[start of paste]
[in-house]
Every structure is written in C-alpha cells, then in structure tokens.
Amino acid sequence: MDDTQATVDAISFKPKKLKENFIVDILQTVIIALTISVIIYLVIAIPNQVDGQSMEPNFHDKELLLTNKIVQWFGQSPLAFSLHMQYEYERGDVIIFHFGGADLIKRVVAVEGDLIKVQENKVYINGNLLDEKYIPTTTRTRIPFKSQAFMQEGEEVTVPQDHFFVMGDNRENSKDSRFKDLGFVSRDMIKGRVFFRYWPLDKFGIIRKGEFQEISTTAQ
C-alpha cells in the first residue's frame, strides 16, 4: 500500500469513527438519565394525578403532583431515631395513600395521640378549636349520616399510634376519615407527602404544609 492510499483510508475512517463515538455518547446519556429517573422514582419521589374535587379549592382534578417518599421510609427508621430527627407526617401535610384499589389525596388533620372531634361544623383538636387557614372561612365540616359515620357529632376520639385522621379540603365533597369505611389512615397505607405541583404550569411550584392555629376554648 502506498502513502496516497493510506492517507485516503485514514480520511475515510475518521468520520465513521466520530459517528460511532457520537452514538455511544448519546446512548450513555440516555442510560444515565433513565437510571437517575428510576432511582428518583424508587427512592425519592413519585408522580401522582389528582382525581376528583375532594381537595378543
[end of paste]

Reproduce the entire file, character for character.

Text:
[in-house]
Every structure is written in C-alpha cells, then in structure tokens.
Amino acid sequence: MDDTQATVDAISFKPKKLKENFIVDILQTVIIALTISVIIYLVIAIPNQVDGQSMEPNFHDKELLLTNKIVQWFGQSPLAFSLHMQYEYERGDVIIFHFGGADLIKRVVAVEGDLIKVQENKVYINGNLLDEKYIPTTTRTRIPFKSQAFMQEGEEVTVPQDHFFVMGDNRENSKDSRFKDLGFVSRDMIKGRVFFRYWPLDKFGIIRKGEFQEISTTAQ
C-alpha cells in the first residue's frame, strides 16, 4: 500500500469513527438519565394525578403532583431515631395513600395521640378549636349520616399510634376519615407527602404544609 492510499483510508475512517463515538455518547446519556429517573422514582419521589374535587379549592382534578417518599421510609427508621430527627407526617401535610384499589389525596388533620372531634361544623383538636387557614372561612365540616359515620357529632376520639385522621379540603365533597369505611389512615397505607405541583404550569411550584392555629376554648 502506498502513502496516497493510506492517507485516503485514514480520511475515510475518521468520520465513521466520530459517528460511532457520537452514538455511544448519546446512548450513555440516555442510560444515565433513565437510571437517575428510576432511582428518583424508587427512592425519592413519585408522580401522582389528582382525581376528583375532594381537595378543